Co-Founder and Director, Institute for the Future of Work
As world leaders and tech bosses left the UK Government’s AI Safety Summit in November, there was a strong move towards responsible regulation and governance, with the ‘future of work’ as a particular focus.
Research that the Institute for the Future of Work (IFOW) published in September for the Pissarides Review into the Future of Work and Wellbeing, funded by the Nuffield Foundation, offers evidence that the adoption of AI and automation technologies can lead to positive outcomes for businesses and workers.
Technology should complement jobs
Professor James Hayton’s analysis of a survey of 1,000 UK firms found a net positive impact of adoption on job numbers and skills. These effects were strongest where there was better ‘regional innovation readiness’ — an aggregate measure of, among other things, local broadband infrastructure and workforce skill level.
This has implications for policymakers; ‘levelling up’ regions in terms of these factors is vital to ensuring that this technological revolution doesn’t lead to reductions in job numbers or reductions in the skill level of available jobs.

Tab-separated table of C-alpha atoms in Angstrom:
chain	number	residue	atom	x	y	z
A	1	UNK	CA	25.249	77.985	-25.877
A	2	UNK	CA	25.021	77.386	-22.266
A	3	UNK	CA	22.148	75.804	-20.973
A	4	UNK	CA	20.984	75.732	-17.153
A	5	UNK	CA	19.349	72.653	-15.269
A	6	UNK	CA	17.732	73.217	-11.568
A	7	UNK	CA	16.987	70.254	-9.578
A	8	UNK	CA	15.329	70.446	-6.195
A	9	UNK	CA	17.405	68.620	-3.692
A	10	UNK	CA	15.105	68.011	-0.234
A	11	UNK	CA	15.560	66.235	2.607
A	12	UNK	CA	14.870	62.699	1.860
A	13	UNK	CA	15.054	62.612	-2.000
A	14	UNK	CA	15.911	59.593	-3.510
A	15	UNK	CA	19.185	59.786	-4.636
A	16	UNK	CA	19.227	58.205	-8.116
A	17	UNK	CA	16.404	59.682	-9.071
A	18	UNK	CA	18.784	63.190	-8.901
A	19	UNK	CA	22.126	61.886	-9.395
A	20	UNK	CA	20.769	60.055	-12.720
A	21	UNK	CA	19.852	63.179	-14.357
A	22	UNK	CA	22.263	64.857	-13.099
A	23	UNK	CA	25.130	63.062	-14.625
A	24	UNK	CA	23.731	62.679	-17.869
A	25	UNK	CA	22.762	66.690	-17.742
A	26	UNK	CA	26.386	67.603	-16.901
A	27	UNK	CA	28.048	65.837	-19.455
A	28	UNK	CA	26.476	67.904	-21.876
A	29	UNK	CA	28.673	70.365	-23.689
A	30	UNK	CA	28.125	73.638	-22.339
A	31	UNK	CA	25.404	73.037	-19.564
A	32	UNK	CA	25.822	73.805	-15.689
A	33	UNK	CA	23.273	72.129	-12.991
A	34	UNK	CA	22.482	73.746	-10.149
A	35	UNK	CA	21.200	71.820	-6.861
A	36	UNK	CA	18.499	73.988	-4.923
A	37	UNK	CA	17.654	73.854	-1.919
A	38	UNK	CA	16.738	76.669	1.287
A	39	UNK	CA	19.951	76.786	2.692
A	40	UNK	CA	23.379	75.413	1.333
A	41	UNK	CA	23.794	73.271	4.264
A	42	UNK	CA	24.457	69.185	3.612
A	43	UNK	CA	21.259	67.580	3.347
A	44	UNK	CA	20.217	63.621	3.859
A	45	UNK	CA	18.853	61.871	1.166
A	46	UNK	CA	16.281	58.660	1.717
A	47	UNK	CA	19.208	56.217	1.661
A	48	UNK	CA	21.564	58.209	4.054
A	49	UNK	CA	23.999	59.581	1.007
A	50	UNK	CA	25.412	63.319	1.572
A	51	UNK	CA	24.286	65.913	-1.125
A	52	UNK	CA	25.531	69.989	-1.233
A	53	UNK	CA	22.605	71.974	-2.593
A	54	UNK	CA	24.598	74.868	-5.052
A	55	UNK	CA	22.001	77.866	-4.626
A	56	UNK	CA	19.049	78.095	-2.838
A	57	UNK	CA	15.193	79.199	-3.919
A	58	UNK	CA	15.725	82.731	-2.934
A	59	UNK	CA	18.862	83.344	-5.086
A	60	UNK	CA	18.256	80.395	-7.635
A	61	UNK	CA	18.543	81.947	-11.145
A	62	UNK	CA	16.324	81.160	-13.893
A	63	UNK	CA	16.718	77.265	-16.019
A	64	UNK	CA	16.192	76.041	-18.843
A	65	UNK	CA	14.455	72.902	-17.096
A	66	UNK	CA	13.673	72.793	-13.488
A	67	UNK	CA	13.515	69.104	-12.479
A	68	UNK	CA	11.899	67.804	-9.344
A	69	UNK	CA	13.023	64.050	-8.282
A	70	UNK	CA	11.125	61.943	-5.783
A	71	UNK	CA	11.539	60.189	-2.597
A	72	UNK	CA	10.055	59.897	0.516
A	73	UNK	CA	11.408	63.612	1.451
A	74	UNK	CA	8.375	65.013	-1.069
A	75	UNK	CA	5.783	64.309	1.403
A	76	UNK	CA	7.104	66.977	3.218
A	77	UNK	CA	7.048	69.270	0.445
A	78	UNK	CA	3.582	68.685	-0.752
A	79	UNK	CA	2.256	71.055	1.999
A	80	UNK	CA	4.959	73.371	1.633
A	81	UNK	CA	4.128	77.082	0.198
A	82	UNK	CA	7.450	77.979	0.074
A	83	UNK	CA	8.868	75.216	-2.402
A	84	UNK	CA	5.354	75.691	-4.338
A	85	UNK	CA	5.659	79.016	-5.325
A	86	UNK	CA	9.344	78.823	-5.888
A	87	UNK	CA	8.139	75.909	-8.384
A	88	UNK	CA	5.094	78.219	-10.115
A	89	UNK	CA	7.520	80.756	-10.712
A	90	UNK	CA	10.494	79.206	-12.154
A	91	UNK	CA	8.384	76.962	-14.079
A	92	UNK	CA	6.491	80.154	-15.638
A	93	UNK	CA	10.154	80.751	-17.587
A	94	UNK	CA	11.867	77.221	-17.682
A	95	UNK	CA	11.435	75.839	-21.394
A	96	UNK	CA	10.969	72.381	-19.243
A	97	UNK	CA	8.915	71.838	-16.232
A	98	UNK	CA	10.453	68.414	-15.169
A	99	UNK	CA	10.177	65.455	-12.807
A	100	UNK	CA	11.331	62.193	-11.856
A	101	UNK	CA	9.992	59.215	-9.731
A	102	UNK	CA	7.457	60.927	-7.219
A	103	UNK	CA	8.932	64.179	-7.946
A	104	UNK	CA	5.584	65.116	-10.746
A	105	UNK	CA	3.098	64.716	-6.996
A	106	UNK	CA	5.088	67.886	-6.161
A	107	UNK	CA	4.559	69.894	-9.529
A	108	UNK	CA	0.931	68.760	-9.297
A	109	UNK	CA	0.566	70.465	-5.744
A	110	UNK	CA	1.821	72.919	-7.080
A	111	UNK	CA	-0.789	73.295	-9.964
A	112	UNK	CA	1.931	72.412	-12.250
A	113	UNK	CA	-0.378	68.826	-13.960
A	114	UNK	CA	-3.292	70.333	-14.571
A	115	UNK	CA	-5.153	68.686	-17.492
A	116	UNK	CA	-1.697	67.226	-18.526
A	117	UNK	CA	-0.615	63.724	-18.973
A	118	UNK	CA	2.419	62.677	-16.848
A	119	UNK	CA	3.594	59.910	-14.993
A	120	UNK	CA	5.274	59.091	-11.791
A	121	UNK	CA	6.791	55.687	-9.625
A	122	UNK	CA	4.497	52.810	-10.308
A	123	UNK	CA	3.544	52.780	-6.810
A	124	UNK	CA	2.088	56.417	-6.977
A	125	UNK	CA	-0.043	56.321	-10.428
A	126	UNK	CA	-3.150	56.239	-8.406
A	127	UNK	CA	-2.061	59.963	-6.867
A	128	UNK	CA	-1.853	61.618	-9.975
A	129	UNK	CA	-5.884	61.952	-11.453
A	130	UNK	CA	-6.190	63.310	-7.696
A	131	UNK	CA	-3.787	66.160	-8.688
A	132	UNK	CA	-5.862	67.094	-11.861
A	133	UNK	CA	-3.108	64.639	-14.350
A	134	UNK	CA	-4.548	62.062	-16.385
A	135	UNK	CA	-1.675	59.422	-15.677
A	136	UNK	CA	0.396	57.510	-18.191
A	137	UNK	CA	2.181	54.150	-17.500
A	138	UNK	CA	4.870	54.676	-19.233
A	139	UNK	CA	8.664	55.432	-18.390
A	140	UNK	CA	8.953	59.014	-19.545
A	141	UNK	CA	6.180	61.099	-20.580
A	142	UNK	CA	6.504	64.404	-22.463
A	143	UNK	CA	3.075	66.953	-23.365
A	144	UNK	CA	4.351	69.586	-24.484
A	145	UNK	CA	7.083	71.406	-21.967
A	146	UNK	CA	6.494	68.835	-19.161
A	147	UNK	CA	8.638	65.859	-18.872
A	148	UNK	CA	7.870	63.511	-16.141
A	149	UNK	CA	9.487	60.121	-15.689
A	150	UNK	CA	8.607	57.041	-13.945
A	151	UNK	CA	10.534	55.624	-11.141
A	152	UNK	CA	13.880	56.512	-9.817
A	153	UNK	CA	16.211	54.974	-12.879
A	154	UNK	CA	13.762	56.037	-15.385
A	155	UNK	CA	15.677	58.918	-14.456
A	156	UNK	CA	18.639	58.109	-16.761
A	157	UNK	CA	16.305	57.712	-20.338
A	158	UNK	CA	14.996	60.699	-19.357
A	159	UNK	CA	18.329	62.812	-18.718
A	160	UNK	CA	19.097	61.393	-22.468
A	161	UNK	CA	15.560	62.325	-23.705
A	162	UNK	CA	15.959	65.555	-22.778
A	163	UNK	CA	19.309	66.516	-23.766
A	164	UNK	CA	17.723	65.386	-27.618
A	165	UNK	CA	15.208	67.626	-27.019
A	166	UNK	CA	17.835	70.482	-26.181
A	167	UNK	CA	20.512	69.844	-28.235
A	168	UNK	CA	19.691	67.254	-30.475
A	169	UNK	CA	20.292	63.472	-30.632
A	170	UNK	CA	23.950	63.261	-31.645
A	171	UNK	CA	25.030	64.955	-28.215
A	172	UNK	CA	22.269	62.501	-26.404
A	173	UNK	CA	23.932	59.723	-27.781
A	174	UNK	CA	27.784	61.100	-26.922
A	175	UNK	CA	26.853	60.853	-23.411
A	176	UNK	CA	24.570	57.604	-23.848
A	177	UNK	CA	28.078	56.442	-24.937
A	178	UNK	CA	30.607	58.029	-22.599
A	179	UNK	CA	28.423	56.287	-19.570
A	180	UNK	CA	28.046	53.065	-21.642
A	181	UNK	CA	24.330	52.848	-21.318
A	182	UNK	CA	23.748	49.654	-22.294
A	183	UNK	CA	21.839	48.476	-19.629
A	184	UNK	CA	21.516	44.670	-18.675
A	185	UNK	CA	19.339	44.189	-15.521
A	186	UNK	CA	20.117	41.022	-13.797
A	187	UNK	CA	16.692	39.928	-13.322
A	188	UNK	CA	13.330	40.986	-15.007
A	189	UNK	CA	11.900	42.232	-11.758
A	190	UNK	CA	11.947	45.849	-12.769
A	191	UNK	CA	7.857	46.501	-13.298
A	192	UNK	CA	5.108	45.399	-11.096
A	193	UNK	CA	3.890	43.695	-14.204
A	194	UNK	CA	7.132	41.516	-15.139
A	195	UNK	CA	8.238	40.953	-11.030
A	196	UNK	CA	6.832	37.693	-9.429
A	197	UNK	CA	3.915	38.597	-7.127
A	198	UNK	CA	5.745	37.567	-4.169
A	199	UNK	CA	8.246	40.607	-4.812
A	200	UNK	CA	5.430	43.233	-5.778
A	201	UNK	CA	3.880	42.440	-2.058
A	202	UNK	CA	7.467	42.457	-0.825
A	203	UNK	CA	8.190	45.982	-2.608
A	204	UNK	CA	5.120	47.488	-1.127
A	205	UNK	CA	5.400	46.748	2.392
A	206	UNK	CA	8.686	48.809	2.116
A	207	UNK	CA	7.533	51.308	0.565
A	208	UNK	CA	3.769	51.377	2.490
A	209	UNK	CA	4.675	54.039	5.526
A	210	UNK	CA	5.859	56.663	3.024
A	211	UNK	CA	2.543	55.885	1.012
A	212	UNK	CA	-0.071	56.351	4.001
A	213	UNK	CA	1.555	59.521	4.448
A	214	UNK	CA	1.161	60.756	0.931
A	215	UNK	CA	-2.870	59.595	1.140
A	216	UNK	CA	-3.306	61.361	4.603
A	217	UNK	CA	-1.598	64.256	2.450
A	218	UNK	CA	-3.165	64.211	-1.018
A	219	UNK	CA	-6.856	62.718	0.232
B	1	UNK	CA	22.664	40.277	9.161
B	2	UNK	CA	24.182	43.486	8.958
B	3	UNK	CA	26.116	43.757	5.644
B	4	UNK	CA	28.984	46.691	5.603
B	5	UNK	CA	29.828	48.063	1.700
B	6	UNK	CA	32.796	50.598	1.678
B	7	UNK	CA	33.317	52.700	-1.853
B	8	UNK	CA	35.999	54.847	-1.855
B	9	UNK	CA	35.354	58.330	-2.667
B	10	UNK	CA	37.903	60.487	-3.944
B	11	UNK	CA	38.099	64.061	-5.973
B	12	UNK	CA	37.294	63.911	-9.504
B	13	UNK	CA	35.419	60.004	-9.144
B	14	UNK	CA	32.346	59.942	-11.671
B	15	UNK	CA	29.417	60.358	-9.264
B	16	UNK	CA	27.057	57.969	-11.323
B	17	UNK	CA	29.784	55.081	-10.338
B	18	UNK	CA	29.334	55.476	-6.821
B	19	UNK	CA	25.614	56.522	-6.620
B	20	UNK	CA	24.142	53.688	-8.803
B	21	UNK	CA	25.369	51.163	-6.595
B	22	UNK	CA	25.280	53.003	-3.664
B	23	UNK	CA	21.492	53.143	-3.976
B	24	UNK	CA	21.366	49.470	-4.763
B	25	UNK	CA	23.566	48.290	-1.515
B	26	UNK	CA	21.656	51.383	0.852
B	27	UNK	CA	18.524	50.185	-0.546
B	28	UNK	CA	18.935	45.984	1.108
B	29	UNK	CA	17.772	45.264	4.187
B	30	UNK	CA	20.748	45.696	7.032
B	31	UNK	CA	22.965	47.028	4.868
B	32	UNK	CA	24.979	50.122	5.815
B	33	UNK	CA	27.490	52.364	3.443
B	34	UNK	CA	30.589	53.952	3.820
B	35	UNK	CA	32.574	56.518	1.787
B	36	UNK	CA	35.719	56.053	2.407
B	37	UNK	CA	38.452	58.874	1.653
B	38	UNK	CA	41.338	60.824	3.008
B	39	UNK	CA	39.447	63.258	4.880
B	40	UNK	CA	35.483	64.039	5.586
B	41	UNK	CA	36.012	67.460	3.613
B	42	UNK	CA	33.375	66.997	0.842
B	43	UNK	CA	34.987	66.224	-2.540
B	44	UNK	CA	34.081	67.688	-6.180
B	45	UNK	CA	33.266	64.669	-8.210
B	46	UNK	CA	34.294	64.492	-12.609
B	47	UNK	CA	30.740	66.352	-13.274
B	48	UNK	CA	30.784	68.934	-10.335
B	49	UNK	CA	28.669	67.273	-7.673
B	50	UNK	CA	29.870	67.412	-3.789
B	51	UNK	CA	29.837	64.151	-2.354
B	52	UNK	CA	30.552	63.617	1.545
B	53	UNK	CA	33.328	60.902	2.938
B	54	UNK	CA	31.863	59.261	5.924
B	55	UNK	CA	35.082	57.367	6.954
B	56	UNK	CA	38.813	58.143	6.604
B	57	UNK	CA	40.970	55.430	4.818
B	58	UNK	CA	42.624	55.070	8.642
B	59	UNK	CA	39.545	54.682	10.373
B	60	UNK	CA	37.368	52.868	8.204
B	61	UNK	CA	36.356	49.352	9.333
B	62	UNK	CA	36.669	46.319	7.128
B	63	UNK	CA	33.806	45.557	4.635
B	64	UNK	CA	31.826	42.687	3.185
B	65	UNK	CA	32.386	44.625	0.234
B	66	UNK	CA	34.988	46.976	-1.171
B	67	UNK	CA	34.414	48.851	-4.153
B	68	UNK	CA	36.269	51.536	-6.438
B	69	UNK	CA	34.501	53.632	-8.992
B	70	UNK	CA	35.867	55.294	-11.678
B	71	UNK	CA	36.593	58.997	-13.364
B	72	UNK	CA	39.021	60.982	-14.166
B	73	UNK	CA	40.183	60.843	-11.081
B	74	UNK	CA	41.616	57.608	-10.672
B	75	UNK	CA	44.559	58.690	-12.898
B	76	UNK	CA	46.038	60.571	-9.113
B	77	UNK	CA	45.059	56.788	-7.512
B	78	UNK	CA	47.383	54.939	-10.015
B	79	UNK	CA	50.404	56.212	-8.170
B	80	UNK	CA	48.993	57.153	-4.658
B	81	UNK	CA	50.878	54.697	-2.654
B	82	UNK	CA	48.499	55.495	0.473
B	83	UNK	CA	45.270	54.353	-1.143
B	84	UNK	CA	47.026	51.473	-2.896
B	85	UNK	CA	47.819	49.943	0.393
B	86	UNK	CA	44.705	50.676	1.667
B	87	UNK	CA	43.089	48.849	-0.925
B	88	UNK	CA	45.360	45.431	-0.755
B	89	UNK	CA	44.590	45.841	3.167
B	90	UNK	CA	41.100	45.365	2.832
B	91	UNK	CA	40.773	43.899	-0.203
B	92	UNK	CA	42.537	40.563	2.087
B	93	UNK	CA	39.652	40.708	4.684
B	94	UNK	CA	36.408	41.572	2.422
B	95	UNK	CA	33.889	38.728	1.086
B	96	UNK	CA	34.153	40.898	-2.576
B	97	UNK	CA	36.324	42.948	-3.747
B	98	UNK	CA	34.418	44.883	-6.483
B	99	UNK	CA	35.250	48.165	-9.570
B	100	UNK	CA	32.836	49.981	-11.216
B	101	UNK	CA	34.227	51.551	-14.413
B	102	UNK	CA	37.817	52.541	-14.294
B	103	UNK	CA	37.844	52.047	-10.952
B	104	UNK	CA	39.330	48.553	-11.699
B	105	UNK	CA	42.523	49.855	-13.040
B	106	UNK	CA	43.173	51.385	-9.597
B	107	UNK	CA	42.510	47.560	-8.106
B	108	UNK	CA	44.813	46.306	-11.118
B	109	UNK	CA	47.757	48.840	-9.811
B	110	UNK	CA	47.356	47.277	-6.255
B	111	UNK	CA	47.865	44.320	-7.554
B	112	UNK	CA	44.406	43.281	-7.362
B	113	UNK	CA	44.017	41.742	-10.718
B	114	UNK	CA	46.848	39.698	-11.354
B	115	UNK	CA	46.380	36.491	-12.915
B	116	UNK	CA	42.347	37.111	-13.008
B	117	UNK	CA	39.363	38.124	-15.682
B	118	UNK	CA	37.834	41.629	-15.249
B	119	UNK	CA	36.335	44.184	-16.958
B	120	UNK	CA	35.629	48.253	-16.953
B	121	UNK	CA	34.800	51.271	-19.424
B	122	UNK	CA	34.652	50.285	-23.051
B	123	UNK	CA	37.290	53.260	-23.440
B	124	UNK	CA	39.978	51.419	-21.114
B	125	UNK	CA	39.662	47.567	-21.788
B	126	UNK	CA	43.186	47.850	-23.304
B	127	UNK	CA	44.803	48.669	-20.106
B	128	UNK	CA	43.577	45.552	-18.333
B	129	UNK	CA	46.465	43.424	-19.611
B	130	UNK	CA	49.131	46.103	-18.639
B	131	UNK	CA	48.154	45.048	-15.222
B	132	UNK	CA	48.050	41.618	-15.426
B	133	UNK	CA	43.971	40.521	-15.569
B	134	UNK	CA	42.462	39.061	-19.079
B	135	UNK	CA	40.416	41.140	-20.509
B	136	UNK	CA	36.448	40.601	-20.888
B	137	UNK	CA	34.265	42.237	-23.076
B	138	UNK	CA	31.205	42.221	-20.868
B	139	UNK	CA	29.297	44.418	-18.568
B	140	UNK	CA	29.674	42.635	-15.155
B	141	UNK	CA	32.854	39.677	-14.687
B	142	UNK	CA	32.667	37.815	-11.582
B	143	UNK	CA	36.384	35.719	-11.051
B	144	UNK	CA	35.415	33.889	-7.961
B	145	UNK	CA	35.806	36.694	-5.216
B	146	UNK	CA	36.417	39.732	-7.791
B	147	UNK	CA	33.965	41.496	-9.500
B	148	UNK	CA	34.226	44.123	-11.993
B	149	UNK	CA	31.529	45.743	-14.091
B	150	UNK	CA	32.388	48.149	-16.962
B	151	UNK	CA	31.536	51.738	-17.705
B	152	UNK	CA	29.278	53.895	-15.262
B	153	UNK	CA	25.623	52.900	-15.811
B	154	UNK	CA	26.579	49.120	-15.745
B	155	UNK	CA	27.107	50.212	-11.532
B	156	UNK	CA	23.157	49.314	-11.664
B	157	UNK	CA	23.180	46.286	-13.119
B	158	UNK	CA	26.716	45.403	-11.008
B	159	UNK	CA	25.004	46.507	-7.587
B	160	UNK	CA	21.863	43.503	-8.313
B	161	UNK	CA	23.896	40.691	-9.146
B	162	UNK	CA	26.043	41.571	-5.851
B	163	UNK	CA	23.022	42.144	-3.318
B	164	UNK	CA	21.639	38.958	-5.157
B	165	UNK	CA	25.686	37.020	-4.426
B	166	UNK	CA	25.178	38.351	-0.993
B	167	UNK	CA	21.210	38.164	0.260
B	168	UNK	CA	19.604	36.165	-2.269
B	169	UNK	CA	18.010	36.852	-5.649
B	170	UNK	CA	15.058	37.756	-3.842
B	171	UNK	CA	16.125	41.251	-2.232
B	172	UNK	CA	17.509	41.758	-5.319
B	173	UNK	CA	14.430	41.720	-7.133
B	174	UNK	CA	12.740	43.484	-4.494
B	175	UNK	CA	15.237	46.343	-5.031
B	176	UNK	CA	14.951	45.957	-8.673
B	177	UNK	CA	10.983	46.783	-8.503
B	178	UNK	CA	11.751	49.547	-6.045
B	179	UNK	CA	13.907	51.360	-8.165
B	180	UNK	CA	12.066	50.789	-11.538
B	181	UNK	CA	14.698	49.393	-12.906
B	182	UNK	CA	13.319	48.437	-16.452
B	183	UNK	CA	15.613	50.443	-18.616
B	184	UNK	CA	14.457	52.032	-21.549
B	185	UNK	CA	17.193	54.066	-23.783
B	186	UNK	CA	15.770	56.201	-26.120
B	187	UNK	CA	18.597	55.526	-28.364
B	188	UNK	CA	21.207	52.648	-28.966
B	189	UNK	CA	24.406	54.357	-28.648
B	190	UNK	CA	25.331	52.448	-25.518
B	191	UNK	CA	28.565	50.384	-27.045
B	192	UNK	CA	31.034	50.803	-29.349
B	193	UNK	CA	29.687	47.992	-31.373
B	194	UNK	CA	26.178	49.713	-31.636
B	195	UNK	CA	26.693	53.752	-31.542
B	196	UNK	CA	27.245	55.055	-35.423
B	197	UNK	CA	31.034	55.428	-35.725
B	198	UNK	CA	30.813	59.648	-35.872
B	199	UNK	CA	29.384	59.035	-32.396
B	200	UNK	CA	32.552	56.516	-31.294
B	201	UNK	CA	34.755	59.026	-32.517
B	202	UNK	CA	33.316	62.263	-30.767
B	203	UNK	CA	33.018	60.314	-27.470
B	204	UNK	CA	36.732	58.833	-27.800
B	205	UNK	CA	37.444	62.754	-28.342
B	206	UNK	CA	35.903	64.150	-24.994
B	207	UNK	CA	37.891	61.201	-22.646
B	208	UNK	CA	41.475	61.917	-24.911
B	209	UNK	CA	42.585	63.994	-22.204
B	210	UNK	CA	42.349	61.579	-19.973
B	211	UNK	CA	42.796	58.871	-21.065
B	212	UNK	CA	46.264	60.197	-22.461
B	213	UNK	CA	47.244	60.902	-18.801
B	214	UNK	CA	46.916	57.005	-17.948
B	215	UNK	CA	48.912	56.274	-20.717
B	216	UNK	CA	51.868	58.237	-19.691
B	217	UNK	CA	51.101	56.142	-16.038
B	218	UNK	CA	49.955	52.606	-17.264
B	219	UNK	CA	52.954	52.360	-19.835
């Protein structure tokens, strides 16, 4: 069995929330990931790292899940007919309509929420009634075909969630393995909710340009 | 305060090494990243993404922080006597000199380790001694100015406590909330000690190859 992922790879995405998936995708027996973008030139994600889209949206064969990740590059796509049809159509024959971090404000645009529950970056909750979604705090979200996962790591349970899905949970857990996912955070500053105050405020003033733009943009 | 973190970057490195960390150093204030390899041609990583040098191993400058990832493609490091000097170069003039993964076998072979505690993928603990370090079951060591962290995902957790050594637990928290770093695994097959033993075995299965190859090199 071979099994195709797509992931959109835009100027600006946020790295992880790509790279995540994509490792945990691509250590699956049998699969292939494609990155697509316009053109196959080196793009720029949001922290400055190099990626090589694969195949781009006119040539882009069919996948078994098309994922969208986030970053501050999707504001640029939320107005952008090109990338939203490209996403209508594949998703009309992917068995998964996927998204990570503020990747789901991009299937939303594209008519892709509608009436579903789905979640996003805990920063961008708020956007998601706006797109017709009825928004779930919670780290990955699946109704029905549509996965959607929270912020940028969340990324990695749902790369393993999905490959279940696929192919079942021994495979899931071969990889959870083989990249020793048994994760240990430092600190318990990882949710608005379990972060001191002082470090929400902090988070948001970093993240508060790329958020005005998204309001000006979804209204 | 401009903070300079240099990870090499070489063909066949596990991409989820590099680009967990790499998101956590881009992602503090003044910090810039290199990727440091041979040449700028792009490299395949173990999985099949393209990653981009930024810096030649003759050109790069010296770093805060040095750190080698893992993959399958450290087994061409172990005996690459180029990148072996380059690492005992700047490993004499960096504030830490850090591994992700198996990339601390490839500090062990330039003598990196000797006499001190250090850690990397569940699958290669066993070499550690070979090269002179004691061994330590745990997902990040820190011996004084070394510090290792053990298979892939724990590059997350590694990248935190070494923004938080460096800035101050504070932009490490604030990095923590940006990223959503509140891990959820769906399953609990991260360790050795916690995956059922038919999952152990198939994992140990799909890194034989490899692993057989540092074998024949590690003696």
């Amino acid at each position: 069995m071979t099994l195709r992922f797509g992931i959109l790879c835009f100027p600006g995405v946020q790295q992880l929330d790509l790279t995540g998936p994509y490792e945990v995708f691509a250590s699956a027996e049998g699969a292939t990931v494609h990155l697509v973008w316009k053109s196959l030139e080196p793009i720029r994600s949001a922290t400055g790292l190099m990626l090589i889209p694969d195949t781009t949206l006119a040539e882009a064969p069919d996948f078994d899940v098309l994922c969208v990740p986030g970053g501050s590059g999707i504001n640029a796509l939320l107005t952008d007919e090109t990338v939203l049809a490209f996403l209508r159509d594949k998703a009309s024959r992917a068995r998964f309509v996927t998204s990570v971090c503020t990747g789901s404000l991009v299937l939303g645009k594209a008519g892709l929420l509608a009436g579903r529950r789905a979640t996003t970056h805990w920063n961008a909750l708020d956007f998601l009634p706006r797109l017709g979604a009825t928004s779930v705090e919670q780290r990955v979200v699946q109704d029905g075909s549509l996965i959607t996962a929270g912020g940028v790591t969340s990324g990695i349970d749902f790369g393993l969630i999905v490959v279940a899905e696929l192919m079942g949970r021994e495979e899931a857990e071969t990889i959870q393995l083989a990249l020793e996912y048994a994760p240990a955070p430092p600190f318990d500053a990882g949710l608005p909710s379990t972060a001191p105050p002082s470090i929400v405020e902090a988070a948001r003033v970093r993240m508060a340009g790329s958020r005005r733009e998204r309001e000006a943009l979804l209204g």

When firms engage workers positively in the
design, development and deployment of new technologies, the result is more ‘good work.’
Tech adoption that engages employees
Most importantly, Professor Hayton’s work found that when firms adopt AI and automation technologies, increases in job quality were strongly associated with a ‘high engagement’ HR philosophy.
When firms engage workers positively in the design, development and deployment of new technologies, the result is more ‘good work.’ This is work that is more than just employment. It is work that promotes dignity, autonomy and equality; work that has fair pay and conditions; work where people are properly supported to develop their talents.
Conversely, where firms failed to engage workers through the process of the adoption of new technologies, job quality was reduced. Research shows that the erosion of good work leads to negative impacts on employee engagement and health, social cohesion in communities and economic resilience.
Impact of good governance
A strong research base is emerging, telling us how we can help innovation and social good to progress together through this technological revolution. We need good governance and regulation at the government level.
However, we also need to support firms with practical mechanisms by which they can sustain a culture of human-centred, high-engagement HR management. If this can be achieved, we can make the future work and deliver an economy where the benefits of these transformative technologies are shared widely for the good of all.